This year I am writing a novel that begins in the old west of northern New Mexico, where a journey to take a holy relic to be melted down at the smelters in Durango takes a terrifying turn into a world between the worlds. The first plan I had for this story was to co-write it with indie author Aura Burrows, but that didn’t pan out as various commitments made it impossible for us to get together on it, and she is unable to do it. But I fell in love with my main character, William Two Cats, and I am going to tell his story.

I have a working title, I have designed a placeholder book cover, I know who and what I am writing about, and tonight at midnight I am off to the races. On the National Novel Writing Month website I am Dragon_Fangirl, and you can see my book page and follow my progress here.

William Two Cats is a man of two worlds, the white-man’s world and the world of the A’shiwi–the people we call the Zuni Pueblo Indians,and yet he is a man of neither. His white mother insisted he be educated him in both cultures, and his Zuni father agreed. The tribal elders know he is destined to be firmly centered between the two worlds, and ensure he takes the path of the shaman. When we meet William, he has left the pueblo.

I can’t wait to get started on this new novel, counting down the hours to midnight…counting…counting….

Oh, look! We still have chocolate covered ants left! Yum!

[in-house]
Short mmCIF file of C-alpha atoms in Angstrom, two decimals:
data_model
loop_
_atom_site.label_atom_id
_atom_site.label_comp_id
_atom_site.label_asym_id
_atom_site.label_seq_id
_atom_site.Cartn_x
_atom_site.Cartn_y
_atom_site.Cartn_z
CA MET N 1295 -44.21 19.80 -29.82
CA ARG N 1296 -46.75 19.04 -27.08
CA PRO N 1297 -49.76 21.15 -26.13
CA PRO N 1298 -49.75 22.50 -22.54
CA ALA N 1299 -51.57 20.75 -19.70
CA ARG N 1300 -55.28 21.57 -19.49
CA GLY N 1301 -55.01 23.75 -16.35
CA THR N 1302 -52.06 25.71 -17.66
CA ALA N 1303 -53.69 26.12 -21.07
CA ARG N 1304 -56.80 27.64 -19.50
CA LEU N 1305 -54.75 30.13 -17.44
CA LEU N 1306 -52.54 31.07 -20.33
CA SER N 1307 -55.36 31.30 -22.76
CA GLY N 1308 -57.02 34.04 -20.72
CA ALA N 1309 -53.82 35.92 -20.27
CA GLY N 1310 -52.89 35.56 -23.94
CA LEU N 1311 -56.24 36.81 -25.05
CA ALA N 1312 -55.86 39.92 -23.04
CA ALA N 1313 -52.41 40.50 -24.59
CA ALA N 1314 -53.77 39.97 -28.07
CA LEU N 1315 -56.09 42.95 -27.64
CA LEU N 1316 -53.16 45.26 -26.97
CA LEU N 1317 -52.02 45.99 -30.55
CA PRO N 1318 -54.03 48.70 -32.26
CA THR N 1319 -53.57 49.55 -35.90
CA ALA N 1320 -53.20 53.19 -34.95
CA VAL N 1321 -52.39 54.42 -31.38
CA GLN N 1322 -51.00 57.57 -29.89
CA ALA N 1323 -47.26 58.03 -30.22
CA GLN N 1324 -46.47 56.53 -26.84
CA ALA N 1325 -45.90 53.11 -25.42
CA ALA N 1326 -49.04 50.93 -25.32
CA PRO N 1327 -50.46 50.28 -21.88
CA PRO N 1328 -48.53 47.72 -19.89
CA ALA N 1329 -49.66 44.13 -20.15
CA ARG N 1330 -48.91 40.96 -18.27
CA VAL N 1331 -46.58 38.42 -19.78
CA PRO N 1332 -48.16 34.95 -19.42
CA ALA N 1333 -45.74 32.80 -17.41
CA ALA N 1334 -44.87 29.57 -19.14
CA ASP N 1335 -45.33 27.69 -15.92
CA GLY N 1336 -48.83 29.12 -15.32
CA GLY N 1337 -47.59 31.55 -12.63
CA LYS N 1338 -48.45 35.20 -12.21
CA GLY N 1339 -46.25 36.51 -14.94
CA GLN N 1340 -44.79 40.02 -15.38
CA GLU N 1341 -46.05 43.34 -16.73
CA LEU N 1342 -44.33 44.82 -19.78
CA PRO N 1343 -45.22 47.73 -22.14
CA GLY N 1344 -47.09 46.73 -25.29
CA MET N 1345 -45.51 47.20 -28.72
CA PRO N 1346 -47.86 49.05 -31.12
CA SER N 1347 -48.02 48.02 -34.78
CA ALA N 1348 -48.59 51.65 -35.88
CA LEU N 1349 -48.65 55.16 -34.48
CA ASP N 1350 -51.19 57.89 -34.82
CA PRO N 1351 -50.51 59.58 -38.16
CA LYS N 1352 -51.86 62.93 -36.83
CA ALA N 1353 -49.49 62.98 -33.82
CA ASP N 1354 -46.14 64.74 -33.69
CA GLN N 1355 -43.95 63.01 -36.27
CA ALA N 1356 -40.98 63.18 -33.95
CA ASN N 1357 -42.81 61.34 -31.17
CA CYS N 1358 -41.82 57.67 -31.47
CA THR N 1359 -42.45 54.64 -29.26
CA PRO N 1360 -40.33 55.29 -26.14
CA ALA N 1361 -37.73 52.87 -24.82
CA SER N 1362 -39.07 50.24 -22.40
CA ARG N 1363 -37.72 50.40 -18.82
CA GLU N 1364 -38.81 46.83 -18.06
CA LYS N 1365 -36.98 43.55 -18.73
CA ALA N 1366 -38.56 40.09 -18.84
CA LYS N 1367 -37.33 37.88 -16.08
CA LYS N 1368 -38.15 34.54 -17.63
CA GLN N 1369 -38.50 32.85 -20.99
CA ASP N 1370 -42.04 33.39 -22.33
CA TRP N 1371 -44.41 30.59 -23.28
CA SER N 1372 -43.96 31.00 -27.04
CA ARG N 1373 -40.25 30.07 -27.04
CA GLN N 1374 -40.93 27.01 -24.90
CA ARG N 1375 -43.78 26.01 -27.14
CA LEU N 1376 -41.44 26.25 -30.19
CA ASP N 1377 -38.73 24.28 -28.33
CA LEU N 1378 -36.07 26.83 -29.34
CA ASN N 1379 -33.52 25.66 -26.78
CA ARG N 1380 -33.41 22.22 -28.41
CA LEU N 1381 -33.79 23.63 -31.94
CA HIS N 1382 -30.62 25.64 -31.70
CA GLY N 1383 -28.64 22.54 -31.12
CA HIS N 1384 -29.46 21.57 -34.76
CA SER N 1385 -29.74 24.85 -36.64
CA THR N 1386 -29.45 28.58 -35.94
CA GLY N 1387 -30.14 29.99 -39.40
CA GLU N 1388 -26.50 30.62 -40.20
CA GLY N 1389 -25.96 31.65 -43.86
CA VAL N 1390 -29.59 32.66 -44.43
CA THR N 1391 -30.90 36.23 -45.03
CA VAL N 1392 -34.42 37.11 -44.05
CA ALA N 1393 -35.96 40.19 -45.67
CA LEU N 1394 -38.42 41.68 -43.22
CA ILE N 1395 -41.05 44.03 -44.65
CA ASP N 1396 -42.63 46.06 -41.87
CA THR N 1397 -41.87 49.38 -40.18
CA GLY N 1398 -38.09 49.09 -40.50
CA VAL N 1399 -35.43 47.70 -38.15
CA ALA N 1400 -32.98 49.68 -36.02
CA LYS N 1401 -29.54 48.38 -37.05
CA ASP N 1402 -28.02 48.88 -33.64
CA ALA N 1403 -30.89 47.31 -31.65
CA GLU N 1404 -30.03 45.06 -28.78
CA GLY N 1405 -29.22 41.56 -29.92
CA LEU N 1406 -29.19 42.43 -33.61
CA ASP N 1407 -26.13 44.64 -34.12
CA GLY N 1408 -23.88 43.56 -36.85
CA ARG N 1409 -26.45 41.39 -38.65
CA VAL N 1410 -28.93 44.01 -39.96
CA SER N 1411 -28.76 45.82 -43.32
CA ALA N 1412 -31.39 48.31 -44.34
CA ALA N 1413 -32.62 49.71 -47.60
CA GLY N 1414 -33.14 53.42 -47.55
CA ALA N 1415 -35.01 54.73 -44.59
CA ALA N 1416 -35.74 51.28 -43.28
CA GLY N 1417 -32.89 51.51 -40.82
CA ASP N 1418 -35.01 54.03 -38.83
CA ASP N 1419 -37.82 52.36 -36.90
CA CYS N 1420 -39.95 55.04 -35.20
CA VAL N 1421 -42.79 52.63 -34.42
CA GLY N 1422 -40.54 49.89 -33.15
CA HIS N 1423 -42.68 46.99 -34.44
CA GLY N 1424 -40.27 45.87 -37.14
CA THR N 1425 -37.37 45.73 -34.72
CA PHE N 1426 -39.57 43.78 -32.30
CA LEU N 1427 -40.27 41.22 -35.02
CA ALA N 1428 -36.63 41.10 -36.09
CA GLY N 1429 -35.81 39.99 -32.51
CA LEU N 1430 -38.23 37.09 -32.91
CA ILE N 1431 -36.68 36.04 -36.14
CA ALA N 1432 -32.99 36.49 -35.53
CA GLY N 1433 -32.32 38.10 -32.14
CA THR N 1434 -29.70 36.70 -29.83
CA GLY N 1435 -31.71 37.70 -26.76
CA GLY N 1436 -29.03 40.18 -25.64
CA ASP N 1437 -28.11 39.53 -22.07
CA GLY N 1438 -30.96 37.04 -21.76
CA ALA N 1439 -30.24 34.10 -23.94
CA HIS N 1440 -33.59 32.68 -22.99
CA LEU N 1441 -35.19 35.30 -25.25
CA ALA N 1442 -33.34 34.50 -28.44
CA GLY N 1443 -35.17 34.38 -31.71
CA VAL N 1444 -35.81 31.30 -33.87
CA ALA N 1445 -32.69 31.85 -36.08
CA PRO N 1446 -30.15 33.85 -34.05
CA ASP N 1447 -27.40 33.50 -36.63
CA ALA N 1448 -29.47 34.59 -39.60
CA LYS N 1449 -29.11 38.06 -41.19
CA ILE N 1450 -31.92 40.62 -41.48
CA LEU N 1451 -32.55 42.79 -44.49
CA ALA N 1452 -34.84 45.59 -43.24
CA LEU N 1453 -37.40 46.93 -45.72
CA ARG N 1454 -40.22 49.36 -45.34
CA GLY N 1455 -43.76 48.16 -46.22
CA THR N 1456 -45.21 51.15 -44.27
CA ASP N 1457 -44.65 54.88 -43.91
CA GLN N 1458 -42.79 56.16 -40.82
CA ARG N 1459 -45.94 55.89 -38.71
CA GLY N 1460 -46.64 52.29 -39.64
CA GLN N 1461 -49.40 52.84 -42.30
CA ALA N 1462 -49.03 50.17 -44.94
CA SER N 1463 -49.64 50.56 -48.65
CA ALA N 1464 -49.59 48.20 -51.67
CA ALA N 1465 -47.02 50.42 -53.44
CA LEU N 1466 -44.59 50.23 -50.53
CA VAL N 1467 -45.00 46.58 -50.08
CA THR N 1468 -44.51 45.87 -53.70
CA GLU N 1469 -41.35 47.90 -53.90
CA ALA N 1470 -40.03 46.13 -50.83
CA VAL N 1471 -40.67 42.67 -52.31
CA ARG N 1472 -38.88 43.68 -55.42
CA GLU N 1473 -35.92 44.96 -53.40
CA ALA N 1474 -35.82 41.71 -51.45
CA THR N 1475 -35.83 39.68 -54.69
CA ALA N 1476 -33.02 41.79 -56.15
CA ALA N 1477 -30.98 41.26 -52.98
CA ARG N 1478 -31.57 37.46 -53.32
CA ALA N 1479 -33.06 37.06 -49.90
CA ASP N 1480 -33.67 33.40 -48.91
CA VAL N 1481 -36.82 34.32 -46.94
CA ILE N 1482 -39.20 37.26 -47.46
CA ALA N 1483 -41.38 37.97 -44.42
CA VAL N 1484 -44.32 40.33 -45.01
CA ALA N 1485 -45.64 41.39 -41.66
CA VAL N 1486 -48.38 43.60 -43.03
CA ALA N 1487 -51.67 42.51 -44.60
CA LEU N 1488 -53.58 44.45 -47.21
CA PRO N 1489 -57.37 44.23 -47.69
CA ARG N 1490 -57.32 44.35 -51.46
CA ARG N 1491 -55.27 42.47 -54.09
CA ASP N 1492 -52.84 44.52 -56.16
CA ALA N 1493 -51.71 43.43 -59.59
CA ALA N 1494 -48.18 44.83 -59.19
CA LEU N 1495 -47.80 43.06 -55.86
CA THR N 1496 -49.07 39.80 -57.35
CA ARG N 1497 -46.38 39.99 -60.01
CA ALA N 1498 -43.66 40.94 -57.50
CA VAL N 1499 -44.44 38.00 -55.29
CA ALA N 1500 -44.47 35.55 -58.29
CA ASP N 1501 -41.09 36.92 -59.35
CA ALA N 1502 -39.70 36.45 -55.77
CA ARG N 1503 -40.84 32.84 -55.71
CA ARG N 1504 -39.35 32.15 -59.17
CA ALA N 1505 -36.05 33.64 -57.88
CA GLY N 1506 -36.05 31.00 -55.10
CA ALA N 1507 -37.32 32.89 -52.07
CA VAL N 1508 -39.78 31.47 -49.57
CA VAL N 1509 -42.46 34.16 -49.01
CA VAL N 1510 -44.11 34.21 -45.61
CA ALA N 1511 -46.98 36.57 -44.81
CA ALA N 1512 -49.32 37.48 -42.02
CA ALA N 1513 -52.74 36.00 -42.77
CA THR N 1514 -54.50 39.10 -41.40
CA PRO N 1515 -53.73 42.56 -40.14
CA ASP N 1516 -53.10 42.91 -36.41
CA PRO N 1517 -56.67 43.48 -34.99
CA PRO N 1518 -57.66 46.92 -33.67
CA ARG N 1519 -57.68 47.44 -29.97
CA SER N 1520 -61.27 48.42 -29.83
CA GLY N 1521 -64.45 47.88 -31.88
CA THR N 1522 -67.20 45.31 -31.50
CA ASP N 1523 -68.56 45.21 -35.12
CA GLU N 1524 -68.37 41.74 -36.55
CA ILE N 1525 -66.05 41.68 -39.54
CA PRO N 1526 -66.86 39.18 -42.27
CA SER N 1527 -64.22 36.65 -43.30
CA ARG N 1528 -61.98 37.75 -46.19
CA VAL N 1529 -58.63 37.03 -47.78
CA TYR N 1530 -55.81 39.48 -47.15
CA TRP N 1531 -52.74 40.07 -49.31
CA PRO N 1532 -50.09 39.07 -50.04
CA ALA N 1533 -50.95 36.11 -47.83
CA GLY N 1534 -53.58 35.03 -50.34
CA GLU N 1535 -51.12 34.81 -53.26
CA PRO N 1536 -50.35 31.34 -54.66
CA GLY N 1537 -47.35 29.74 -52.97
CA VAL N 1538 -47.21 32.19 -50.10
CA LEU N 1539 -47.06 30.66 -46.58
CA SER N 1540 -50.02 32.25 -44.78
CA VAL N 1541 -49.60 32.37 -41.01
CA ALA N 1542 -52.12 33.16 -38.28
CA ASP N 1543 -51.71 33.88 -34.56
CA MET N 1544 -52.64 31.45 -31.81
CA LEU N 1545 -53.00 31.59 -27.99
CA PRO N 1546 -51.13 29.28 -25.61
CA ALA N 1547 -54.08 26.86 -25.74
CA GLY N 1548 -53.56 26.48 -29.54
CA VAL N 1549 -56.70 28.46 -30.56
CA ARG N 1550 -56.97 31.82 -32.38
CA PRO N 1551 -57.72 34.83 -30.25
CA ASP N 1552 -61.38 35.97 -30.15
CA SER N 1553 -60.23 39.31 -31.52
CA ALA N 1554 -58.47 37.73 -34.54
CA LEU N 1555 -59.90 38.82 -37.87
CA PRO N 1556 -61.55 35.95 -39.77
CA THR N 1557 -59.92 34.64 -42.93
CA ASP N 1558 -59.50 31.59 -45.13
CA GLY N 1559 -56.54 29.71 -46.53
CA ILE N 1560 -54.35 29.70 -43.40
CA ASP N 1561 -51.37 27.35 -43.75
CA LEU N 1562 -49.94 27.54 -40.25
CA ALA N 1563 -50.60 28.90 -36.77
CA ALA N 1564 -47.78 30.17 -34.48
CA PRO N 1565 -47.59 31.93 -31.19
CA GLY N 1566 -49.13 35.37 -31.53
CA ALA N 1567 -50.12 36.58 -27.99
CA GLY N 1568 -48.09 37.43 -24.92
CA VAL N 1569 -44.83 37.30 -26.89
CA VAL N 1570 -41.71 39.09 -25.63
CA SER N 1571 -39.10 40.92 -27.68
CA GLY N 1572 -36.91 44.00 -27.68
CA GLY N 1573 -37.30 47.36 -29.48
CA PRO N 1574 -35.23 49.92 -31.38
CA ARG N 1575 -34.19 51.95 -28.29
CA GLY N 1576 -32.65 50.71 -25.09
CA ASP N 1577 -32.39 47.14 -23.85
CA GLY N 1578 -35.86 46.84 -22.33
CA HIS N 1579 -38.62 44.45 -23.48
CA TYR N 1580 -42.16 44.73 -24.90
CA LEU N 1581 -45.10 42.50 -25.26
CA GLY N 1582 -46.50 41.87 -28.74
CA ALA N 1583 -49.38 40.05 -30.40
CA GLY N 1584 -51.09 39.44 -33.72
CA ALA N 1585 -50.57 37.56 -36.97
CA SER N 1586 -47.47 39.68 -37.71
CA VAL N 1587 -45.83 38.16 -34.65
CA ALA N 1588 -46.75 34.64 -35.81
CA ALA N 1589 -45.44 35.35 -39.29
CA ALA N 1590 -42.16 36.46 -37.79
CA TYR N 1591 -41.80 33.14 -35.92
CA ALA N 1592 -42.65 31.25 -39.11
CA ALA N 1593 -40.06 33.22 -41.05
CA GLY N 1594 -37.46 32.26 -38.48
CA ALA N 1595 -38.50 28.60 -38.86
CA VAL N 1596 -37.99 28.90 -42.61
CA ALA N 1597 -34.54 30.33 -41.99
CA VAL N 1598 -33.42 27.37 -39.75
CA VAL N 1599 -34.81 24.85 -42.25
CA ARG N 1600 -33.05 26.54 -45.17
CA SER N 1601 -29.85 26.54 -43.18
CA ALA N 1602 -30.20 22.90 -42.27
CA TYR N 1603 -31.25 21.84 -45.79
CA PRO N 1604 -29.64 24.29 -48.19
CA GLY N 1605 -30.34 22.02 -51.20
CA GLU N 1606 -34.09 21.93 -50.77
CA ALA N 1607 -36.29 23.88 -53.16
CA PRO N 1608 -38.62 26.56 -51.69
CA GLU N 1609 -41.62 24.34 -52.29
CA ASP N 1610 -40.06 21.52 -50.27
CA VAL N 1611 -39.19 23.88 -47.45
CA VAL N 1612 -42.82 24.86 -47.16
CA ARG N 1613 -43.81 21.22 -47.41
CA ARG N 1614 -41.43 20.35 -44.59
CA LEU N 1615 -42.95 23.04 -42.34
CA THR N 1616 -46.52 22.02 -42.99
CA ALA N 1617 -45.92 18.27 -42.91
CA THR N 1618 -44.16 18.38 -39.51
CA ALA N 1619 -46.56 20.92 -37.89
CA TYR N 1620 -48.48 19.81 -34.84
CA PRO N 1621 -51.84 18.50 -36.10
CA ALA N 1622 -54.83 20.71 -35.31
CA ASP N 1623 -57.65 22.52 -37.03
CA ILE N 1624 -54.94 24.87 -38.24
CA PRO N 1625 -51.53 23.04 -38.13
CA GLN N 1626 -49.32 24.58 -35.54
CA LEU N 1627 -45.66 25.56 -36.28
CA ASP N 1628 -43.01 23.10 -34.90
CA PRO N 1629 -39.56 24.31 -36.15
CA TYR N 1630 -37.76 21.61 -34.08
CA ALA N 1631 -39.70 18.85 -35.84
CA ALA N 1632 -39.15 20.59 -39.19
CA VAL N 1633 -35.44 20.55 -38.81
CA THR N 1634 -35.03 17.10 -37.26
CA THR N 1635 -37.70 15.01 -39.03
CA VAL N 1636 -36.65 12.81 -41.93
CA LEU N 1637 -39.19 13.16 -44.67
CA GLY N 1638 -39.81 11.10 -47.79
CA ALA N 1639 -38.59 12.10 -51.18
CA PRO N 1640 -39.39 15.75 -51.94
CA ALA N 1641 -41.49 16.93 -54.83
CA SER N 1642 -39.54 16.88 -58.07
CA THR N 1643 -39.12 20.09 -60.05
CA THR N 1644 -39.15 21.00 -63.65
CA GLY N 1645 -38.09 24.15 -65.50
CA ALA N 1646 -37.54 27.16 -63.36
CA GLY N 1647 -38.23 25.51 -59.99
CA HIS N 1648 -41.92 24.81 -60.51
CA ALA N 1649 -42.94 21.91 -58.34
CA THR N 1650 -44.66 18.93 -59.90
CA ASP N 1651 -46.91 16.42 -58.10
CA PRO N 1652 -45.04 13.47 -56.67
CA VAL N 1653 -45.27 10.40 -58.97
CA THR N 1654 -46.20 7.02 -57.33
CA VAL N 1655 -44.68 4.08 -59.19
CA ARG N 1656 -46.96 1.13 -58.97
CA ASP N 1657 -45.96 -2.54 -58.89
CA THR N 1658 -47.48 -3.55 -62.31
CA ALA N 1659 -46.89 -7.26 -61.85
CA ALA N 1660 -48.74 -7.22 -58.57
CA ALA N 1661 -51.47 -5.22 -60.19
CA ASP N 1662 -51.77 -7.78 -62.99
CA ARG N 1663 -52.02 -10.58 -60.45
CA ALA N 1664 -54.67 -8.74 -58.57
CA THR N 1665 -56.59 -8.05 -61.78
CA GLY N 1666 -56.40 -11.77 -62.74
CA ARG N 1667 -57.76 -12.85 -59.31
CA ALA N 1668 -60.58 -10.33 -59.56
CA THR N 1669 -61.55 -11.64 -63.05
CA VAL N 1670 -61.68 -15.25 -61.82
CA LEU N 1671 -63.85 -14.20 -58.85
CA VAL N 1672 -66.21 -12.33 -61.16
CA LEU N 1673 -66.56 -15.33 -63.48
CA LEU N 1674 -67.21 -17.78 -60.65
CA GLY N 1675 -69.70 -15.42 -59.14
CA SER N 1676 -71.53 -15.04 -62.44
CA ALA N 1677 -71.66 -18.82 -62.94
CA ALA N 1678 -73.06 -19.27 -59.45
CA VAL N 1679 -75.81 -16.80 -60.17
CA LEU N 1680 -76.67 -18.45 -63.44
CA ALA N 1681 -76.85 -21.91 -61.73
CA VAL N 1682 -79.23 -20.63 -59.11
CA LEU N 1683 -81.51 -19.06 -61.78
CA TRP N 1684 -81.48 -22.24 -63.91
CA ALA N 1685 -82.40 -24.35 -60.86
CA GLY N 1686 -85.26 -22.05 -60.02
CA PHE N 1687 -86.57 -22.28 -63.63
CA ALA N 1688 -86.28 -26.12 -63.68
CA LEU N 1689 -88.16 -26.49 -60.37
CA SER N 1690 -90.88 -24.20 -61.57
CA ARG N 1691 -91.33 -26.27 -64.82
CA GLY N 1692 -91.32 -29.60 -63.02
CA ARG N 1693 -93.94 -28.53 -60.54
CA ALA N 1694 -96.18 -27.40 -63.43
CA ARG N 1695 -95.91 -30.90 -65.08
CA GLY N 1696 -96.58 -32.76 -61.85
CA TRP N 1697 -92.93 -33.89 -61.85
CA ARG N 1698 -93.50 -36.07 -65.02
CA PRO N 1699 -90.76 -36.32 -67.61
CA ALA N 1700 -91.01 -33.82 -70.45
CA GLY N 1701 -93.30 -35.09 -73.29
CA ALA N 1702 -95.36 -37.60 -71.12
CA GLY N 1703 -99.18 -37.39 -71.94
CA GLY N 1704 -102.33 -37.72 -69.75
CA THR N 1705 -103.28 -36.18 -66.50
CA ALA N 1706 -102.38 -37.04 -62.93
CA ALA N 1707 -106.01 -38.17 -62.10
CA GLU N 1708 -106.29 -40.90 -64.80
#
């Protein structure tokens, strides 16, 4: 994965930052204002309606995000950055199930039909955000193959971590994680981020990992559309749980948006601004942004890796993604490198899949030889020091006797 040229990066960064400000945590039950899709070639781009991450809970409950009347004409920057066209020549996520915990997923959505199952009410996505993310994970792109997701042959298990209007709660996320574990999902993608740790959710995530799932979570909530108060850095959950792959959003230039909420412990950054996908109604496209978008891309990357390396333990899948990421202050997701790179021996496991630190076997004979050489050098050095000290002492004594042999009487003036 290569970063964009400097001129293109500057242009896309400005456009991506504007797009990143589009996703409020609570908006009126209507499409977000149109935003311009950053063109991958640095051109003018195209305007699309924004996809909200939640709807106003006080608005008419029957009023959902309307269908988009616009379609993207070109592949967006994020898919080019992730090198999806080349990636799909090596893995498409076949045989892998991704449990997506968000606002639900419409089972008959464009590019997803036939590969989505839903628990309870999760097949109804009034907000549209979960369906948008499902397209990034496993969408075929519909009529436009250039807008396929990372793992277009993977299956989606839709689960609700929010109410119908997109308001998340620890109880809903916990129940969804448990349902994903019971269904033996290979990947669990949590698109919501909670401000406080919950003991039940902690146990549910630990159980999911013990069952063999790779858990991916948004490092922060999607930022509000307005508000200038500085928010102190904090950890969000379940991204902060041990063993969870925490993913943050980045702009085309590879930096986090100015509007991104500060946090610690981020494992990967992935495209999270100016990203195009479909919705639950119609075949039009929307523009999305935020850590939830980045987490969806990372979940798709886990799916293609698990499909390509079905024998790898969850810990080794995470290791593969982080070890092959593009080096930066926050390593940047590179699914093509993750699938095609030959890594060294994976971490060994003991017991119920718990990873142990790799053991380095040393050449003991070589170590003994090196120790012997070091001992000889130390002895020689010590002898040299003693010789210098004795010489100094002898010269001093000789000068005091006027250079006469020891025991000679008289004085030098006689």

What? They’re not vegan?

Curses….

ants

 

 

 

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The Wayward Plot

Eternal_clockIf you happen to be a character in a fantasy tale maps are awesome indicators of what direction you should probably point your horse, whenever you are off on a nice vacation in Hell.  However, the wise hero also carries a calendar,  and perhaps a pocket watch, since even the most absurd quests have a finite date of completion.

I’m not sure what would have happened if Frodo and Sam hadn’t arrived at the volcano in time to scorch Sauron’s plans, so to speak–and what if Gollum had not gotten the memo? Who would have leapt into the lava?

images“…After you, Samwise, old buddy, old friend….”

“…Ah….no Mr. Frodo…. Please, you go first….”

SO, even though maps and calendars as created by frail, elderly  authors are  NOT finite, and nothing is exact or engraved in stone, the wise author uses both when constructing the tale.  Sure in the end you don’t use exact dates, nor do you use exact miles–if you do, you won’t get it right and your editor will pick it to bits.

Remember, in fantasy, time  and distance are mushy, but it really helps to have some idea of when all the important bits are supposed to come together.